You say preacher, how can idleness be considered work? I believe that in Paul’s understanding of “being idle” or “living in idleness” he is concerned with what the Christian “knows what to do” yet neglects to do it because of the circumstance. It’s like approaching the flashing red light in the middle of an Indiana cornfield where you can see all four roads intersecting, yet you see no other vehicles approaching, therefore you quote “coast” through the intersection. You know the law, you know you should stop, but you don’t! Similarly, Paul was instructing those Christians who were sitting back on their laurels and not being concerned with the needs of others. Paul’s concern was that ALL people be extended the gracious invitation to eat and be a part of the community. Now, if they were able to do some part of the work, so be it, it was expected of them, but if not it did not relegate them to a place of neglect.
For you see, hospitality, radical hospitality has been a part of the Jewish and Christian heritage from the inception. Elizabeth Forney in her commentary emphasizes it this way, “Hospitality customs in the biblical world are concerned with two distinct classes of people; the resident alien (that would be the faithful community) and the traveler.”
Hence bridging the gap between being idle and being an active (worker) in the community is where the courage comes into play. How ready are we to engage ALL PEOPLE in the work of the community? Granted, it is difficult, but it doesn’t mean it is impossible. It is the mission of the church to reach those outside the “walls” but also implore the abilities of all those within the walls. It then becomes OUR mission to work to bring that which is “idle” in our community into action, and that takes courage. We are beginning a “new Christian year” here in a couple of weeks, a new fiscal year also in a couple of weeks, but the work continues! Some new people will be engaged, others will take a rest, but all have a responsibility!
St. Benedict, a portion of whose rule we sight every Sunday in our bulletin, was a paramount theologian and Church father that helps us to understand that the work of the community of faith is a “communal effort”. Listen to these words, “No one is excused from rendering personal service to others. No one is exempted from performing the mundane tasks of daily life. Rendering service to others is necessary to our own fitness. Exempting someone from commonplace chores endangers them to vanity.” (John McQuiston, II, Always We Begin Again: The Benedictine Way of Living)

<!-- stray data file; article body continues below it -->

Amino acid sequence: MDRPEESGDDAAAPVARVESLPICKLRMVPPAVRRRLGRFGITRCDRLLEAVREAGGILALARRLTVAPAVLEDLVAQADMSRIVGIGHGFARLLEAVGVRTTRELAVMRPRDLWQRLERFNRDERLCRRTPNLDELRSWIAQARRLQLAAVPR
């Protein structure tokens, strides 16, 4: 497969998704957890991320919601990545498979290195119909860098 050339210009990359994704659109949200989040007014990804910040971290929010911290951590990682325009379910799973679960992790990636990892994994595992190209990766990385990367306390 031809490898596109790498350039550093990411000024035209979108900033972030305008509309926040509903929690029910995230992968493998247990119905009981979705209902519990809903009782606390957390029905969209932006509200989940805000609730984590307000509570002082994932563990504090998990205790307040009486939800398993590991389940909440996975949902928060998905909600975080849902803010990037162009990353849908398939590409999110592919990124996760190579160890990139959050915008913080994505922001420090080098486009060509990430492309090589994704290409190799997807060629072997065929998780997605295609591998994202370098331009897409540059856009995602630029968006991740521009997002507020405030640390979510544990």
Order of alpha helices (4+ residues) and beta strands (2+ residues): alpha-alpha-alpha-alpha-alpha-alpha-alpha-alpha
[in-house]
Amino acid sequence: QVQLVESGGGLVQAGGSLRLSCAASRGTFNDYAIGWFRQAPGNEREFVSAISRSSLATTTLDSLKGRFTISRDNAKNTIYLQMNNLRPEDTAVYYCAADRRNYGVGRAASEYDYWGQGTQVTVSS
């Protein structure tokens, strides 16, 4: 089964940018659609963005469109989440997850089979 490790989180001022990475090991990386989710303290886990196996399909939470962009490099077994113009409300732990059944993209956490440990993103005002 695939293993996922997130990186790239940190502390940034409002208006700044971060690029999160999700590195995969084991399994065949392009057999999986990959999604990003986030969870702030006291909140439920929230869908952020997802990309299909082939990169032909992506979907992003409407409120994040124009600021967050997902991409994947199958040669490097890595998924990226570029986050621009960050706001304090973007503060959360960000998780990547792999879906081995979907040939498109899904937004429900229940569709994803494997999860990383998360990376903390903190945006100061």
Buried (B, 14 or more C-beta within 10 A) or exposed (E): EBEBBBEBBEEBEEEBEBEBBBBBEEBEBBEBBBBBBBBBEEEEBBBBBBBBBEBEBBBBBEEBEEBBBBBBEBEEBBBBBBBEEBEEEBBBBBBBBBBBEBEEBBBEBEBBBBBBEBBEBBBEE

To live in and be a part of this and any wonderful community of faith requires that everyone be enabled and encouraged to work! Therefore, it is our mission to engage those around us, equip those around us, and bless those around us in such a way that the Gospel of Jesus Christ resonates through work, spirit, and what we have come to call, what I think is often an oxymoron, a thing called “radical hospitality”. Shouldn’t all hospitality be radical? Just as the Gospel of Jesus Christ is radical?
So, let us engage ourselves in a way of living that brings our idleness to the forefront in such a way that we are hospitable to those whom we know and to the strangers that enter our life!! May we teach, act, and work as if we believe Jesus could be here this afternoon!!
IN THE NAME OF THE FATHER, SON, AND HOLY SPIRIT!
AMEN & AMEN.